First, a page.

I got the opportunity to interview Agnes Denes last Saturday at her Soho studio. The interview focused on the conservation efforts of the Tree Mountain (1998).

I asked her what it felt like when it was discovered that the rice of the Rice/Tree/Burial (1968) was contaminated (the soil used in the planting was from a nuclear plant water cooling overflow site and the rice developed a red hue). She explained that that was not a problem for her, as it is inevitable that artworks change. Artworks in galleries change when audiences see them and art made outdoors changes when nature effects it (This feels like a reference to Hans Haackes’ Recording of climate in art exhibition, 1968-1970). Like many artists she does not believe that artworks can fail. I continued asking how much an artwork can to change before it becomes a different piece.

Eero: How much can original plans change until…

Agnes: It becomes an other artwork? It does not matter. It doesn’t matter. So it’s an other artwork. It is still used, still your communication, it’s still your mind. It’s not a problem.

This prompted me to think that the Tree Mountain is an artificial intelligence – It has a mind of it’s own, which exists outside the artist and effects the world according to it’s own logic. The Tree Mountain is a complex prosthetic, an organic device which recreates her thinking (perhaps it is a “landscape organism” as Nancy Holt describes the gravel pits in Pinsiö). This means that questions concerning the restoration / conservation of the artwork should also asked from the mountain itself.

I asked her how she defines “visual philosophy” (a term she uses in The Dream, 1990). She explained that when she started as an artist she believed that she could “revitalize all of knowledge” but she soon understood that this was an absurd goal. In the process she started to experiment how to “visualize impossible processes” trough art (such as logic, mathematics etc.) and the concept developed from this. I interpret that “visual philosophy” is a method for displaying material and social structures which produce knowledge: It seeks to create representations of how our perception of the world functions. This is a two way process (at least in the case of the Tree Mountain). When we make sense of the world, we make the world and this worlds then starts to make sense of us. I think this is why she call the mountain “a living monument”.

“Visual philosophy” feels like a prototype of (artistically steered) object orientated ontology. The geometrical shapes she works with, illustrate human processes of sense making. The shapes map-out how human intellects effect the world. The shapes she presents as artworks don’t actually show the world – They show how the world is being made. This feels very similar to the way Robert Smithson talks about maps. He argues that a map is being read in relation to a terrain and the terrain is being read in relation to map but neither produce an authentic reality. If there is something authentic, it is the relationships of these elements (map / terrain).

All of the trees in the mountain are of the same species (this has prompted critique from professionals who work with reforestation). During the interview I learned that there is a reason why all of the trees are the same: They illustrate the arrogance of human design. She explained that the Tree Mountain is “a forest which tries to be a virgin forest” and defined her desire to develop a virgin forest as “arrogant”.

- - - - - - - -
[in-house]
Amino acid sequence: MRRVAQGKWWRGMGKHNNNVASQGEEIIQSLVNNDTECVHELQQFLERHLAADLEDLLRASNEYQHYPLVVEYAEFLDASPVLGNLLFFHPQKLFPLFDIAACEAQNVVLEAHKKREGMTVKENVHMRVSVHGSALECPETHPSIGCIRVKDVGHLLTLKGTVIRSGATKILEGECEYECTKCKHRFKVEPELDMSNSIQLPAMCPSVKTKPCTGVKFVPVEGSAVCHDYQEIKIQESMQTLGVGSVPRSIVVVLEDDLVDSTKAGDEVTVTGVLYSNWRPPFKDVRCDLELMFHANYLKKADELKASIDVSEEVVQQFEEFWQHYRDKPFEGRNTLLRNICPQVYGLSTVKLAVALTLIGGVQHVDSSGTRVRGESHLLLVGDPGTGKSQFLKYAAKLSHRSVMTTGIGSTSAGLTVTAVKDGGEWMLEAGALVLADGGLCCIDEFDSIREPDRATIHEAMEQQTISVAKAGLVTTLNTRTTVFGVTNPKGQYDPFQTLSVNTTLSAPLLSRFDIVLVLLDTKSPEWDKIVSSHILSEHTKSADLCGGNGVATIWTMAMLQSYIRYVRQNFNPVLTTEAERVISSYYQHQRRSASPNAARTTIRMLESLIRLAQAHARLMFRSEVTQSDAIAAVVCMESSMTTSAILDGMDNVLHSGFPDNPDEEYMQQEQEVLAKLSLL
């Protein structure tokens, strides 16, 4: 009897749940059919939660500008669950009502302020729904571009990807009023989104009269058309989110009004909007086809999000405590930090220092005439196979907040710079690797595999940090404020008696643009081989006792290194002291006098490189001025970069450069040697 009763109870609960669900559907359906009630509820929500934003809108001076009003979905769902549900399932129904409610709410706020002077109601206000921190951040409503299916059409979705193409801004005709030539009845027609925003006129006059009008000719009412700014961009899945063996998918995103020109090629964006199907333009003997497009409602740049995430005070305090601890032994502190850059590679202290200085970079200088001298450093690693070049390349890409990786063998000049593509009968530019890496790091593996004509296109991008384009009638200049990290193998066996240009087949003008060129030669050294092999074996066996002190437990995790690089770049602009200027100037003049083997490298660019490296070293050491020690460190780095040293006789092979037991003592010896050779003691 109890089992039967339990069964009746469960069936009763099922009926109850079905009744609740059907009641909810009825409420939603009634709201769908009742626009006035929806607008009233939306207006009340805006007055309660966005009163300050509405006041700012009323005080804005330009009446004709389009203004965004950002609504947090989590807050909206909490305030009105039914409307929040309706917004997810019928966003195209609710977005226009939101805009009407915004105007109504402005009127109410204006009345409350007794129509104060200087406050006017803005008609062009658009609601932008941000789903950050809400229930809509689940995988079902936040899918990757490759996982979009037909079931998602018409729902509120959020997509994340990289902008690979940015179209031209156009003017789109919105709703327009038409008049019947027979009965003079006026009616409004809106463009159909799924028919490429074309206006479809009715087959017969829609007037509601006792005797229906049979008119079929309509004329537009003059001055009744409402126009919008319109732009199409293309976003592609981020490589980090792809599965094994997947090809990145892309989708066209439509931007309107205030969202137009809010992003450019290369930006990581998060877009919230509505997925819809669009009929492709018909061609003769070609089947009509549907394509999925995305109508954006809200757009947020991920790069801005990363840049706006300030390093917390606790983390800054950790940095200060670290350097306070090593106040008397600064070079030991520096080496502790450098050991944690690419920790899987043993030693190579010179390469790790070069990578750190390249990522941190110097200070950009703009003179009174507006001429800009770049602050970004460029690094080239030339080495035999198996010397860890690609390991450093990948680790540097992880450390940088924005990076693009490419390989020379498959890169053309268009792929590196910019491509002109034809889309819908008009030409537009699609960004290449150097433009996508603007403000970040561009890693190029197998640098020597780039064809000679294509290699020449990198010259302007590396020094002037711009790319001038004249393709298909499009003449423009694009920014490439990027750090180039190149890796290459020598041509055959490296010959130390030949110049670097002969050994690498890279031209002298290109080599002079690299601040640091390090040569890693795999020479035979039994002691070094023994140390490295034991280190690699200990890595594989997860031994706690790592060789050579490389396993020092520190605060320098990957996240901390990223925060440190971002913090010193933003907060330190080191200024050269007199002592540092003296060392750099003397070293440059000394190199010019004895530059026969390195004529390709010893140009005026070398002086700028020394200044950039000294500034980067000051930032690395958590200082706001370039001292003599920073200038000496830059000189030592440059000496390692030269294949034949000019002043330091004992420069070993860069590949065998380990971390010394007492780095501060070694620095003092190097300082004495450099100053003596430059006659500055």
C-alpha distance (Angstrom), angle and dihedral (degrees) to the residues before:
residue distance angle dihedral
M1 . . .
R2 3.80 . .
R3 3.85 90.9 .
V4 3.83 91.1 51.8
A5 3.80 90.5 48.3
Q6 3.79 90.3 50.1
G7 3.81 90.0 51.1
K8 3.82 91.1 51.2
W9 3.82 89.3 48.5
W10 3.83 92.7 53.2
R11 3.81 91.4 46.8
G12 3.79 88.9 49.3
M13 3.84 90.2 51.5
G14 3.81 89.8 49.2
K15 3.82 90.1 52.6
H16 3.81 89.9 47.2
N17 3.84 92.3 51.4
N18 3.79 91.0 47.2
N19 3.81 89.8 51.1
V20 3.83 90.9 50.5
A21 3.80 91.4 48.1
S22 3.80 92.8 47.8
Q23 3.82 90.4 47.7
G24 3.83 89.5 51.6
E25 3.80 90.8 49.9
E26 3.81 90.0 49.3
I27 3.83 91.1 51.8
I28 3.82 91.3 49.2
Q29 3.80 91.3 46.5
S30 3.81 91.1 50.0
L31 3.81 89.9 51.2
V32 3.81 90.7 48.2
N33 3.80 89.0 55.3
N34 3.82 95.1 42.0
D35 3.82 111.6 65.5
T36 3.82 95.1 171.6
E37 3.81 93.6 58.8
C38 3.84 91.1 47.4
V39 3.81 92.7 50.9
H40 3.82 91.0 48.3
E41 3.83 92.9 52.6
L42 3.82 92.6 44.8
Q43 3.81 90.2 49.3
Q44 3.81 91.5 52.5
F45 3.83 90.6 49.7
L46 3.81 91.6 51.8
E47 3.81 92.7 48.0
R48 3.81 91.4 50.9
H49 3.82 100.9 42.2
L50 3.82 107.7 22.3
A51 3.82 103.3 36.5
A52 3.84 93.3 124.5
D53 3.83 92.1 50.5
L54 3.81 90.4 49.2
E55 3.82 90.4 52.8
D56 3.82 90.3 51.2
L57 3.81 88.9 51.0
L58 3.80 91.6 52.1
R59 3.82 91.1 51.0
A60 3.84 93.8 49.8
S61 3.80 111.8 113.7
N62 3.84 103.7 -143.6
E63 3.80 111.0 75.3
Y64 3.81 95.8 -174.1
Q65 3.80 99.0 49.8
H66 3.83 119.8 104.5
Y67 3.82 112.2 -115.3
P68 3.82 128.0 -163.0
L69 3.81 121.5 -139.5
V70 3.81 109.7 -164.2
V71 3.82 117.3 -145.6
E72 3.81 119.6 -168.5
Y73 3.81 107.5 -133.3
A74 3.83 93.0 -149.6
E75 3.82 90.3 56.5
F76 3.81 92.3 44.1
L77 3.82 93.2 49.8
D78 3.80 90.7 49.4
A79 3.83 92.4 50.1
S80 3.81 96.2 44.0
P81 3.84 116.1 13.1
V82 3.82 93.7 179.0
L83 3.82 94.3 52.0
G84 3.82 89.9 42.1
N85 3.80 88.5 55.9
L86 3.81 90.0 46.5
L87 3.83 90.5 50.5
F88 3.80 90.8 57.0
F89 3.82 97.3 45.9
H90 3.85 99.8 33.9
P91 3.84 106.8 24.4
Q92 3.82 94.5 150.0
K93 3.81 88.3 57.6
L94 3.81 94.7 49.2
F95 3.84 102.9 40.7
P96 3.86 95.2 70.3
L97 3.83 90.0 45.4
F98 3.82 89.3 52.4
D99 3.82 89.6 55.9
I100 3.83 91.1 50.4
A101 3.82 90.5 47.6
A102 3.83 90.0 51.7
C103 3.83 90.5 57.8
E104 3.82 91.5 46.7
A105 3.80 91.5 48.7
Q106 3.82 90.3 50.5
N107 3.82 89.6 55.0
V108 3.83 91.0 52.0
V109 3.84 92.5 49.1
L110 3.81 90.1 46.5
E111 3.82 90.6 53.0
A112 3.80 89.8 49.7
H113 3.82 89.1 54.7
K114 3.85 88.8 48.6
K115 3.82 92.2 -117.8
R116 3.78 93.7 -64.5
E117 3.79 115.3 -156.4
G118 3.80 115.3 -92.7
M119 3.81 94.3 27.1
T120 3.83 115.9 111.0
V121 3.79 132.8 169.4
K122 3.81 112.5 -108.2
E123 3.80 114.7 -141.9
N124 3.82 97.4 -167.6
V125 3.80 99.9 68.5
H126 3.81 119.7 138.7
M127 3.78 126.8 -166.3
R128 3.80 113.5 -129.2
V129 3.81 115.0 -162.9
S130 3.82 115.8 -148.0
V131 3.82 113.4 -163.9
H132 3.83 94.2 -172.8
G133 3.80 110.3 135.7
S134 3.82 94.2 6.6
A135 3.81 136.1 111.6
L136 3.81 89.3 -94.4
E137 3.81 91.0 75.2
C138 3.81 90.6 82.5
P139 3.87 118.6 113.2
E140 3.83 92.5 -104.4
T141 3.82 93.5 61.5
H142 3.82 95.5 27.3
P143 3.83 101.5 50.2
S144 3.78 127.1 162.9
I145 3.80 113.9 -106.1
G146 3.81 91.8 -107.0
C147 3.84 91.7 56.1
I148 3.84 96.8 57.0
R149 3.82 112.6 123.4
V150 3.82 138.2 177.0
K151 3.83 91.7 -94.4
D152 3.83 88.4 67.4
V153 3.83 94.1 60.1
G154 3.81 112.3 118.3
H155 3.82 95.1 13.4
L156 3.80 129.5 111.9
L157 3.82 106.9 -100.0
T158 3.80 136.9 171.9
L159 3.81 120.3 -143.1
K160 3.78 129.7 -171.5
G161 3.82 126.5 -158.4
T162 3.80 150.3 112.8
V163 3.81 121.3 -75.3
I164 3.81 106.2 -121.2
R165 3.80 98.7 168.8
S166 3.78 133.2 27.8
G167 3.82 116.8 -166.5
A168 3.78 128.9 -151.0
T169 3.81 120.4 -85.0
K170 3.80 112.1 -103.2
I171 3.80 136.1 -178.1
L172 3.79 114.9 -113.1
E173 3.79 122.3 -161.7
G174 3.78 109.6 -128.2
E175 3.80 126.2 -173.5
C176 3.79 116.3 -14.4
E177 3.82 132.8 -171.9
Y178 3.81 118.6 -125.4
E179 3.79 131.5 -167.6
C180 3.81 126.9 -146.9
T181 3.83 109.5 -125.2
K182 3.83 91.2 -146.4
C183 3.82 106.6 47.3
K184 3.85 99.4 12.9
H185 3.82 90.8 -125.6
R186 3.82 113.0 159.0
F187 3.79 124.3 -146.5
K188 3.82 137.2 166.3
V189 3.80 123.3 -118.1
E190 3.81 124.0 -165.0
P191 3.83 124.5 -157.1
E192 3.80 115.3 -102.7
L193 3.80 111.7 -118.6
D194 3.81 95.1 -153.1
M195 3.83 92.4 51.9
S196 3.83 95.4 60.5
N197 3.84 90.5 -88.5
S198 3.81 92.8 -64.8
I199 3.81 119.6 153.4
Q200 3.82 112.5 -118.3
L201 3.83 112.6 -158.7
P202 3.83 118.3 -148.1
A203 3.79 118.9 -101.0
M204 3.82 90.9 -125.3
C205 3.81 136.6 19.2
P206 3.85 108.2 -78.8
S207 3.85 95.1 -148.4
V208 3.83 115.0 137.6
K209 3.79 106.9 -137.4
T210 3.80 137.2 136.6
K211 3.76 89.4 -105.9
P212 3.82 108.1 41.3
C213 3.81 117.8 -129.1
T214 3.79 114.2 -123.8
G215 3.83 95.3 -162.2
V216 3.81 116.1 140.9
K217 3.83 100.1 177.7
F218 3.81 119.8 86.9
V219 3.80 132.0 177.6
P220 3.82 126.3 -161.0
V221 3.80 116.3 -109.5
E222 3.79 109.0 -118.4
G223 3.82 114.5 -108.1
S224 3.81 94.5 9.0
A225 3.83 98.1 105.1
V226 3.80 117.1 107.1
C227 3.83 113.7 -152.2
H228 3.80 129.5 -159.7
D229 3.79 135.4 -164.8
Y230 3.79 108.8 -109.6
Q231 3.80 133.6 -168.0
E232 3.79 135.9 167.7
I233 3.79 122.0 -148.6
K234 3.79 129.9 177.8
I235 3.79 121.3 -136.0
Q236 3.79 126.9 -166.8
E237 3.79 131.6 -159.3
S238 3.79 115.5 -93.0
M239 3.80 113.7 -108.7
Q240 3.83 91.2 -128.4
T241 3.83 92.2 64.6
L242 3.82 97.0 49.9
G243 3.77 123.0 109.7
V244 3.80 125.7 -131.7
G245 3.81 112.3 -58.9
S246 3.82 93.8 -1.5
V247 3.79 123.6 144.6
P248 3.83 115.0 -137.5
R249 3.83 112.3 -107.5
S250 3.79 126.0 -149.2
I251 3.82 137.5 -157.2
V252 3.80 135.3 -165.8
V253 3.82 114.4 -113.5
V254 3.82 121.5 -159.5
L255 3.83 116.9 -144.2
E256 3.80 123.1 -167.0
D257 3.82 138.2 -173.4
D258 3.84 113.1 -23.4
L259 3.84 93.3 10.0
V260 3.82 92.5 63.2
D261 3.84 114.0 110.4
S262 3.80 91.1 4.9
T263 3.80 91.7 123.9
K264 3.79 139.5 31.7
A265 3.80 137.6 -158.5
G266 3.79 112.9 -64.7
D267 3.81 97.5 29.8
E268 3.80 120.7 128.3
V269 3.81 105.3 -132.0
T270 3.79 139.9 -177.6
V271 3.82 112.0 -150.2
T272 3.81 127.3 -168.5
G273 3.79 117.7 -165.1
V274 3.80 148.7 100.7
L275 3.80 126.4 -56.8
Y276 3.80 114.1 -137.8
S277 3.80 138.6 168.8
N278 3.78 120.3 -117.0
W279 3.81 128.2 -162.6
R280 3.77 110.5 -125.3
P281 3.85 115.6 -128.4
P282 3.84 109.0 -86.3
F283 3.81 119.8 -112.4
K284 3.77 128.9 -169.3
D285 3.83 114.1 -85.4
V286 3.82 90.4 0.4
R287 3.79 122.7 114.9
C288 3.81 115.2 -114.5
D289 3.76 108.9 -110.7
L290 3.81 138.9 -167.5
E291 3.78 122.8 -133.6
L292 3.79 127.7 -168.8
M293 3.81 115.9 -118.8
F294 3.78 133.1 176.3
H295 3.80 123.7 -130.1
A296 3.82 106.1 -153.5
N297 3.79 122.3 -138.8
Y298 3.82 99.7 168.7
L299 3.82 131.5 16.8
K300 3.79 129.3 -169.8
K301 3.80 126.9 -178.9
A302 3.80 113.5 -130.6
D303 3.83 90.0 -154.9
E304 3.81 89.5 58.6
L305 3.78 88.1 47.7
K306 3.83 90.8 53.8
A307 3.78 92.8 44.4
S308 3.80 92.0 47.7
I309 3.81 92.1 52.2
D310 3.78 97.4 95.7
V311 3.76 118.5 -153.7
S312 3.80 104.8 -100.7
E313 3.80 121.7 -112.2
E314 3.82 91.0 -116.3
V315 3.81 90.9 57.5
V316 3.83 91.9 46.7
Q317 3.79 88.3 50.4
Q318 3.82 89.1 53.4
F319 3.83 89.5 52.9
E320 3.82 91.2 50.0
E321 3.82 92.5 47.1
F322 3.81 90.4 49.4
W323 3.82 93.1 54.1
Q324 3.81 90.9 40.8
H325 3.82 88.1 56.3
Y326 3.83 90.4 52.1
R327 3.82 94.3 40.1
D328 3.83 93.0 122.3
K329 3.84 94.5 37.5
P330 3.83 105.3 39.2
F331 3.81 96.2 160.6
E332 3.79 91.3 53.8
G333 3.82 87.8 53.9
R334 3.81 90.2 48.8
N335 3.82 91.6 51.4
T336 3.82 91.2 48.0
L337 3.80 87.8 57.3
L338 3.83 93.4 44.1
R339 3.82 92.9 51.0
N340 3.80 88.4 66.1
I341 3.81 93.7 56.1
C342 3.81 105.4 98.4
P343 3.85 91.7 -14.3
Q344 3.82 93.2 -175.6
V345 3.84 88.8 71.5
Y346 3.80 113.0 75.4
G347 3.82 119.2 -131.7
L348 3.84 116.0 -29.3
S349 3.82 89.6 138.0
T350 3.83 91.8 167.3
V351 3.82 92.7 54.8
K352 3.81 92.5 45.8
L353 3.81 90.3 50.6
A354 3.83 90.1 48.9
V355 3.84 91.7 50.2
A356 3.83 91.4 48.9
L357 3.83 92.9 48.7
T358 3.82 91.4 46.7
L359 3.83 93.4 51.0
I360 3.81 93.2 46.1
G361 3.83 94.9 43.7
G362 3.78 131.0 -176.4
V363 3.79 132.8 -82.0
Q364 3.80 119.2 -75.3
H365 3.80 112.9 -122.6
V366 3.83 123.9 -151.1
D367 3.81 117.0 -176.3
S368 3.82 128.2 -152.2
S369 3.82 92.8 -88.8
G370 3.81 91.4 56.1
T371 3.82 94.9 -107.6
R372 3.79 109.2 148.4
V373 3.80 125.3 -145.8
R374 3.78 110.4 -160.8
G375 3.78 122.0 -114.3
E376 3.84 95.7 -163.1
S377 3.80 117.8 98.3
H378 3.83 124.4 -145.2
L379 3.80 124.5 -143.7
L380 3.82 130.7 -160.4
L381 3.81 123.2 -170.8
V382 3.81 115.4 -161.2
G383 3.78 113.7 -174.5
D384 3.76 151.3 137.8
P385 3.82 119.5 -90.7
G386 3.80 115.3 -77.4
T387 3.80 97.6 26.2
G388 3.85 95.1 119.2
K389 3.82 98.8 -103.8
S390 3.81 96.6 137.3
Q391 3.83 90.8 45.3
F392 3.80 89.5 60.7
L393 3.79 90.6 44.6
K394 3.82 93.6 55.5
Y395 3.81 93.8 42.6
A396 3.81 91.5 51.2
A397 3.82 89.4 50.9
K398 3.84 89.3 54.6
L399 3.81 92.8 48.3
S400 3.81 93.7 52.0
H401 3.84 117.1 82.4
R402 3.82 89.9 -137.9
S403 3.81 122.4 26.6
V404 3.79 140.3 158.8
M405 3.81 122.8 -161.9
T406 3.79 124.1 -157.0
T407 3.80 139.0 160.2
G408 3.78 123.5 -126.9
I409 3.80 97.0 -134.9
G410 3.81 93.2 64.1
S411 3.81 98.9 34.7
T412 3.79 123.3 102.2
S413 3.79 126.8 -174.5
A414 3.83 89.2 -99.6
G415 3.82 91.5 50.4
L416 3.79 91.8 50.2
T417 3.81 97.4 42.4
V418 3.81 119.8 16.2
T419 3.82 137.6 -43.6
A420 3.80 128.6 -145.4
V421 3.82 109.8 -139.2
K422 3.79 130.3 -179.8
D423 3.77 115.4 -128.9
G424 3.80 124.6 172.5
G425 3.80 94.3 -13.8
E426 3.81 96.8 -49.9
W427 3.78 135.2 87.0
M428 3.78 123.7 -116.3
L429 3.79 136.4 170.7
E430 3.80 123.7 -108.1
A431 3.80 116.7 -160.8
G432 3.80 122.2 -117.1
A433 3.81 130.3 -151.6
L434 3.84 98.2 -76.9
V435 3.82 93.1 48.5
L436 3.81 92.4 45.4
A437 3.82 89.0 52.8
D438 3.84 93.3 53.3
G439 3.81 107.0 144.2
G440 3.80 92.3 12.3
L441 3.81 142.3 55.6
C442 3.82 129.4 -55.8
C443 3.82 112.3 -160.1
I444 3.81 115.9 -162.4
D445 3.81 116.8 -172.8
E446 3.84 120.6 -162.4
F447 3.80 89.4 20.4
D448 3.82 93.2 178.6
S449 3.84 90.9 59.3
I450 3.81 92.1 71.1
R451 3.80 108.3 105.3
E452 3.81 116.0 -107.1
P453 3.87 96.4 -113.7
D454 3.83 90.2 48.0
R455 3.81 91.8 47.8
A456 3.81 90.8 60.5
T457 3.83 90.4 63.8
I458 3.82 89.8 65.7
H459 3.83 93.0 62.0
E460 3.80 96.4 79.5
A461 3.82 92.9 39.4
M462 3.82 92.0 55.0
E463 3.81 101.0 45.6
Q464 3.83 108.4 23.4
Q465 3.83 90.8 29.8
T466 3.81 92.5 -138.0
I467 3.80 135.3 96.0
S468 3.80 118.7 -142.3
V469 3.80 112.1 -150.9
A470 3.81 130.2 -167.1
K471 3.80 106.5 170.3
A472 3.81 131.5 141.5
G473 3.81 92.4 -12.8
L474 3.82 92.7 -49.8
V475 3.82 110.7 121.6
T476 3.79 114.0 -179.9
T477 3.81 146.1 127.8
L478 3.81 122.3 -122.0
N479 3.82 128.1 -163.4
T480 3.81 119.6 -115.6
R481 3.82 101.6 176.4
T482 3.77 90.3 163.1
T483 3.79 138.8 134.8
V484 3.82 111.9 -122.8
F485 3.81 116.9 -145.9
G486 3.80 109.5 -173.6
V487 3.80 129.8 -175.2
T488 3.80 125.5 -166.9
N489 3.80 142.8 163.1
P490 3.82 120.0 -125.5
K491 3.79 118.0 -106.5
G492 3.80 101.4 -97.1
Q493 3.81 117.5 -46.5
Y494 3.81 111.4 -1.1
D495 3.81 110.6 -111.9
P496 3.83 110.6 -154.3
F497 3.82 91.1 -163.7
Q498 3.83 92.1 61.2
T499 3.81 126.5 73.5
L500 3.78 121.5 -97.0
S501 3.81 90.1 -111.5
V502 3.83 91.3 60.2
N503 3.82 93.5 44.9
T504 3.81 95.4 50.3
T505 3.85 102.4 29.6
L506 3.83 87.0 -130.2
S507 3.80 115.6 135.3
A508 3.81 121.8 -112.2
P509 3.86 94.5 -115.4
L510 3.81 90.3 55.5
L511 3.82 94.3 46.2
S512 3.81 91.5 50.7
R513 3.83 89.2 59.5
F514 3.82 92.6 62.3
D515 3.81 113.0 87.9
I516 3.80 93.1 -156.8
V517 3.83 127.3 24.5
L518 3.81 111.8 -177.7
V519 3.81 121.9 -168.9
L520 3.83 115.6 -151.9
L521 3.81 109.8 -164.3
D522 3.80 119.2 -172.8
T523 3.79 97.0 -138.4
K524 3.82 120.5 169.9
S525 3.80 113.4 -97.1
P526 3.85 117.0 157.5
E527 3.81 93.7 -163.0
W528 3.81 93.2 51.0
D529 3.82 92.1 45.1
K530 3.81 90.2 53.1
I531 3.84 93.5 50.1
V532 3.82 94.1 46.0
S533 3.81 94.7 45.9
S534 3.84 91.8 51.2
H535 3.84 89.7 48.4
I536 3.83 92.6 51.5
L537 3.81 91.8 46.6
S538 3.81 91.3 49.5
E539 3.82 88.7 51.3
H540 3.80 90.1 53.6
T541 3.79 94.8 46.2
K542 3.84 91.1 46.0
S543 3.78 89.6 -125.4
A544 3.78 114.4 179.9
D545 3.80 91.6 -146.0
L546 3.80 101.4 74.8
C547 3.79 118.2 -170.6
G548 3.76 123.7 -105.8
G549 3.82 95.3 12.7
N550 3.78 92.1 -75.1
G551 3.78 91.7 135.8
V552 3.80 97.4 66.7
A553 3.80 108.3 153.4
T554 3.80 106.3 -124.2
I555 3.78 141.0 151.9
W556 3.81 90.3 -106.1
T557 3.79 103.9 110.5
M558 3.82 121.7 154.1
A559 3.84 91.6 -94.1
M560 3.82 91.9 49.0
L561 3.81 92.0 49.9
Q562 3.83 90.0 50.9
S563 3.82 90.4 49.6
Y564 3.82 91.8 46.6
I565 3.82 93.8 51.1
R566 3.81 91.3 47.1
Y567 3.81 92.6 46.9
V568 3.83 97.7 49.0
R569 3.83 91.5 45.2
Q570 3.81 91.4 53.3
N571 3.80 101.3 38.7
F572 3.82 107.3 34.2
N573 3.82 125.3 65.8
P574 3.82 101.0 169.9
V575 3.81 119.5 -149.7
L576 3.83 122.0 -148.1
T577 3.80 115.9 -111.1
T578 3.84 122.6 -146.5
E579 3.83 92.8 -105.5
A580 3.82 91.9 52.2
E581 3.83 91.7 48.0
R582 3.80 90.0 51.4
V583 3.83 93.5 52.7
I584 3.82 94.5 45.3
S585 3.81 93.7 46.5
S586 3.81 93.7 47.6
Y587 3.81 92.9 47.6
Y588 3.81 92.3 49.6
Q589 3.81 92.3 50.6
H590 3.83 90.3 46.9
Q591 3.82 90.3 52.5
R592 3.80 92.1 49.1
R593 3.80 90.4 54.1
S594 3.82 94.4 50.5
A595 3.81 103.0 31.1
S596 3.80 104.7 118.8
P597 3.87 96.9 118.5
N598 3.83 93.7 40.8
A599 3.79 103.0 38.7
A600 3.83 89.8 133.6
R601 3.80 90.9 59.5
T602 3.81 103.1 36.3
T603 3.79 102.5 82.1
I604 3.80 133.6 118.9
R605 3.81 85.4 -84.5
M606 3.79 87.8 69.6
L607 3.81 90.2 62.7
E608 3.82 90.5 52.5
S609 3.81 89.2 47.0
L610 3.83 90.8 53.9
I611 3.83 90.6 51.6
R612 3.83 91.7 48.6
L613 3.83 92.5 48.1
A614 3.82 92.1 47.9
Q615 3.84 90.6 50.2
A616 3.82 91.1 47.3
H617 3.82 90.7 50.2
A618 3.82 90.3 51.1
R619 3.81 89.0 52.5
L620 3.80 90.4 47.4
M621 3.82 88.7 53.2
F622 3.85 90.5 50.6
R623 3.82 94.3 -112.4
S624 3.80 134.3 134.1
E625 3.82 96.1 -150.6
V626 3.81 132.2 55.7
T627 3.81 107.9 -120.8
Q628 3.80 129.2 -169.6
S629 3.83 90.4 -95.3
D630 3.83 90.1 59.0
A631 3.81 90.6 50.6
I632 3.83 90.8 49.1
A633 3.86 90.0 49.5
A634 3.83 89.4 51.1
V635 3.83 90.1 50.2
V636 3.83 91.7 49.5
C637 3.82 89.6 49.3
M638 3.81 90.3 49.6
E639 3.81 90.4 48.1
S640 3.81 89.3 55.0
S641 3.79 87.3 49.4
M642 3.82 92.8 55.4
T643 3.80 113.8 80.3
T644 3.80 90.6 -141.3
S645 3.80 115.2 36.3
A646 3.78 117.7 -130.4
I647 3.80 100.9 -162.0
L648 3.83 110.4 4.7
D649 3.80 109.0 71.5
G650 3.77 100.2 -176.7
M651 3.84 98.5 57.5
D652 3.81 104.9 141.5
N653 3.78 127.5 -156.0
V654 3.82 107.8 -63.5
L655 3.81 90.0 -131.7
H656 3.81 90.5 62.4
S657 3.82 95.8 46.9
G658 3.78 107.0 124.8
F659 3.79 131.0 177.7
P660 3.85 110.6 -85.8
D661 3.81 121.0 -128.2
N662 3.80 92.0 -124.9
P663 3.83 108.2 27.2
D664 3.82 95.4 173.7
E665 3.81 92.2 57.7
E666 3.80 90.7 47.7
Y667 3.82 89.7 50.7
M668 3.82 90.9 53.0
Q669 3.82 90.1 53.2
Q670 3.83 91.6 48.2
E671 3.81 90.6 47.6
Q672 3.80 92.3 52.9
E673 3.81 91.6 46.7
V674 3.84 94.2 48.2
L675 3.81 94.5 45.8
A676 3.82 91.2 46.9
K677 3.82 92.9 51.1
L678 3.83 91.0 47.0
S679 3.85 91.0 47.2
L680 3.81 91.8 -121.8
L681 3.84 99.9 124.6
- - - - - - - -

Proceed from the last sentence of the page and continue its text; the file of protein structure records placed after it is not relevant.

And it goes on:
Agnes: We copy and copy and copy. […] We have a tendency of copying. We also have a tendency of not seeing too far because we are surrounded by other sheep.

The trees in the mountain are owned by selected individuals and their ownerships cannot be sold or traded. They are inherited by the owners offspring. People own the artwork but they cannot sell it. This means that the aftermarket of the artwork is designed by the artist.

She is a true pioneer of the environmental art movement. When compared to todays standards, her collaborations with experts (such as the rice expert who identified the contaminated rice of Rice/Tree/Burial) and scientist don’t feel very deep. But this is understandable because institutions or traditions for art&science collaborations did not exist when she started. The act of contacting a rice expert seems small but it was a pioneering gesture. She attempted to develop an understanding of the world by relying on knowledge sourced from outside of her own field. This gesture was motivated by political ambitions (related to de-development!).

Agnes: He [Leonardo DaVinci] was interested in developing things that didn’t exist and I saw the opposition. I was interested in undoing things what did exist. […]

Eero: What did you hope to undo?

Agnes: All of it.

Eero: All of it?

Agnes: Everything. You have to change. You have to not undo it but you have to see the other side. You have to see the other side to understand it.

At first I thought that she’s talking about humanity: But she is talking about knowledge and about undoing the particular kinds of knowledge, which have led to contemporary environmental catastrophes.

I’m currently editing the interview and I hope to interview her again. I’d like her to define what she means when she is talking about “virgin forests” and to envision some kind of utopian future for the artwork with her.